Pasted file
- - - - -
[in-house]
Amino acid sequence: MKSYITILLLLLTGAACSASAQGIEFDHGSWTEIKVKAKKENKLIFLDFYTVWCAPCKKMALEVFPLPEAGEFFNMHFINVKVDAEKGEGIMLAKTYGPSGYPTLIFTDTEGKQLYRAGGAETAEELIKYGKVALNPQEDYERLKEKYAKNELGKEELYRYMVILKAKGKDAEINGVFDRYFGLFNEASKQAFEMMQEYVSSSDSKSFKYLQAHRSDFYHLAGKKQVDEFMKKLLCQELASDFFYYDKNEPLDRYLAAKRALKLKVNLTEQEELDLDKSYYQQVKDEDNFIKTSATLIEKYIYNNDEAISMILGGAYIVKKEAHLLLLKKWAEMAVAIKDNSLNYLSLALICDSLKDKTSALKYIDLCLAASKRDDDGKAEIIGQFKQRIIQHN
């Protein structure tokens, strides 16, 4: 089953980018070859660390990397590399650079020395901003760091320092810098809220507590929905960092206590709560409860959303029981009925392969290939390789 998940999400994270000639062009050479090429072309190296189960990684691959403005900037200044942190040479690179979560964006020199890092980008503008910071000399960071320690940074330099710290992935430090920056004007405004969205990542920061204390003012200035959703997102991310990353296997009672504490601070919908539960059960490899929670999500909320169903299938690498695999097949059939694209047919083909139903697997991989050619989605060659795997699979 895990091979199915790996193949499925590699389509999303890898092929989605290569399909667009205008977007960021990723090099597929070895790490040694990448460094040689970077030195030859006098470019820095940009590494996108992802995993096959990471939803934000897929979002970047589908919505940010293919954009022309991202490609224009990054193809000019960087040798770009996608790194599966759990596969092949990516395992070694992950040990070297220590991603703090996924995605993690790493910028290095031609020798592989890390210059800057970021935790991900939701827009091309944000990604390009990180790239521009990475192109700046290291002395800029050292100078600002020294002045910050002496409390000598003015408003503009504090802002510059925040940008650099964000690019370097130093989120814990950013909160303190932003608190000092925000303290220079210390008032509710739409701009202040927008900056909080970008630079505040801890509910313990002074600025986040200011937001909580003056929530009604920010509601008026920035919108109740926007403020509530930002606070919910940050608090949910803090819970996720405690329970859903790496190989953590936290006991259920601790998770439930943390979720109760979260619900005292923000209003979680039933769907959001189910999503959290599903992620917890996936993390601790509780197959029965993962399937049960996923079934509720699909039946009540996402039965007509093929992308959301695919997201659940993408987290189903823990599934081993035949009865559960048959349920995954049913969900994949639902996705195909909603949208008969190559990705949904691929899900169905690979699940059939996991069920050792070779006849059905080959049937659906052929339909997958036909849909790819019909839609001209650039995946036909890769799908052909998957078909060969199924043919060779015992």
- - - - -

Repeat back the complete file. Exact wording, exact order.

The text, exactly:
[in-house]
Amino acid sequence: MKSYITILLLLLTGAACSASAQGIEFDHGSWTEIKVKAKKENKLIFLDFYTVWCAPCKKMALEVFPLPEAGEFFNMHFINVKVDAEKGEGIMLAKTYGPSGYPTLIFTDTEGKQLYRAGGAETAEELIKYGKVALNPQEDYERLKEKYAKNELGKEELYRYMVILKAKGKDAEINGVFDRYFGLFNEASKQAFEMMQEYVSSSDSKSFKYLQAHRSDFYHLAGKKQVDEFMKKLLCQELASDFFYYDKNEPLDRYLAAKRALKLKVNLTEQEELDLDKSYYQQVKDEDNFIKTSATLIEKYIYNNDEAISMILGGAYIVKKEAHLLLLKKWAEMAVAIKDNSLNYLSLALICDSLKDKTSALKYIDLCLAASKRDDDGKAEIIGQFKQRIIQHN
């Protein structure tokens, strides 16, 4: 089953980018070859660390990397590399650079020395901003760091320092810098809220507590929905960092206590709560409860959303029981009925392969290939390789 998940999400994270000639062009050479090429072309190296189960990684691959403005900037200044942190040479690179979560964006020199890092980008503008910071000399960071320690940074330099710290992935430090920056004007405004969205990542920061204390003012200035959703997102991310990353296997009672504490601070919908539960059960490899929670999500909320169903299938690498695999097949059939694209047919083909139903697997991989050619989605060659795997699979 895990091979199915790996193949499925590699389509999303890898092929989605290569399909667009205008977007960021990723090099597929070895790490040694990448460094040689970077030195030859006098470019820095940009590494996108992802995993096959990471939803934000897929979002970047589908919505940010293919954009022309991202490609224009990054193809000019960087040798770009996608790194599966759990596969092949990516395992070694992950040990070297220590991603703090996924995605993690790493910028290095031609020798592989890390210059800057970021935790991900939701827009091309944000990604390009990180790239521009990475192109700046290291002395800029050292100078600002020294002045910050002496409390000598003015408003503009504090802002510059925040940008650099964000690019370097130093989120814990950013909160303190932003608190000092925000303290220079210390008032509710739409701009202040927008900056909080970008630079505040801890509910313990002074600025986040200011937001909580003056929530009604920010509601008026920035919108109740926007403020509530930002606070919910940050608090949910803090819970996720405690329970859903790496190989953590936290006991259920601790998770439930943390979720109760979260619900005292923000209003979680039933769907959001189910999503959290599903992620917890996936993390601790509780197959029965993962399937049960996923079934509720699909039946009540996402039965007509093929992308959301695919997201659940993408987290189903823990599934081993035949009865559960048959349920995954049913969900994949639902996705195909909603949208008969190559990705949904691929899900169905690979699940059939996991069920050792070779006849059905080959049937659906052929339909997958036909849909790819019909839609001209650039995946036909890769799908052909998957078909060969199924043919060779015992």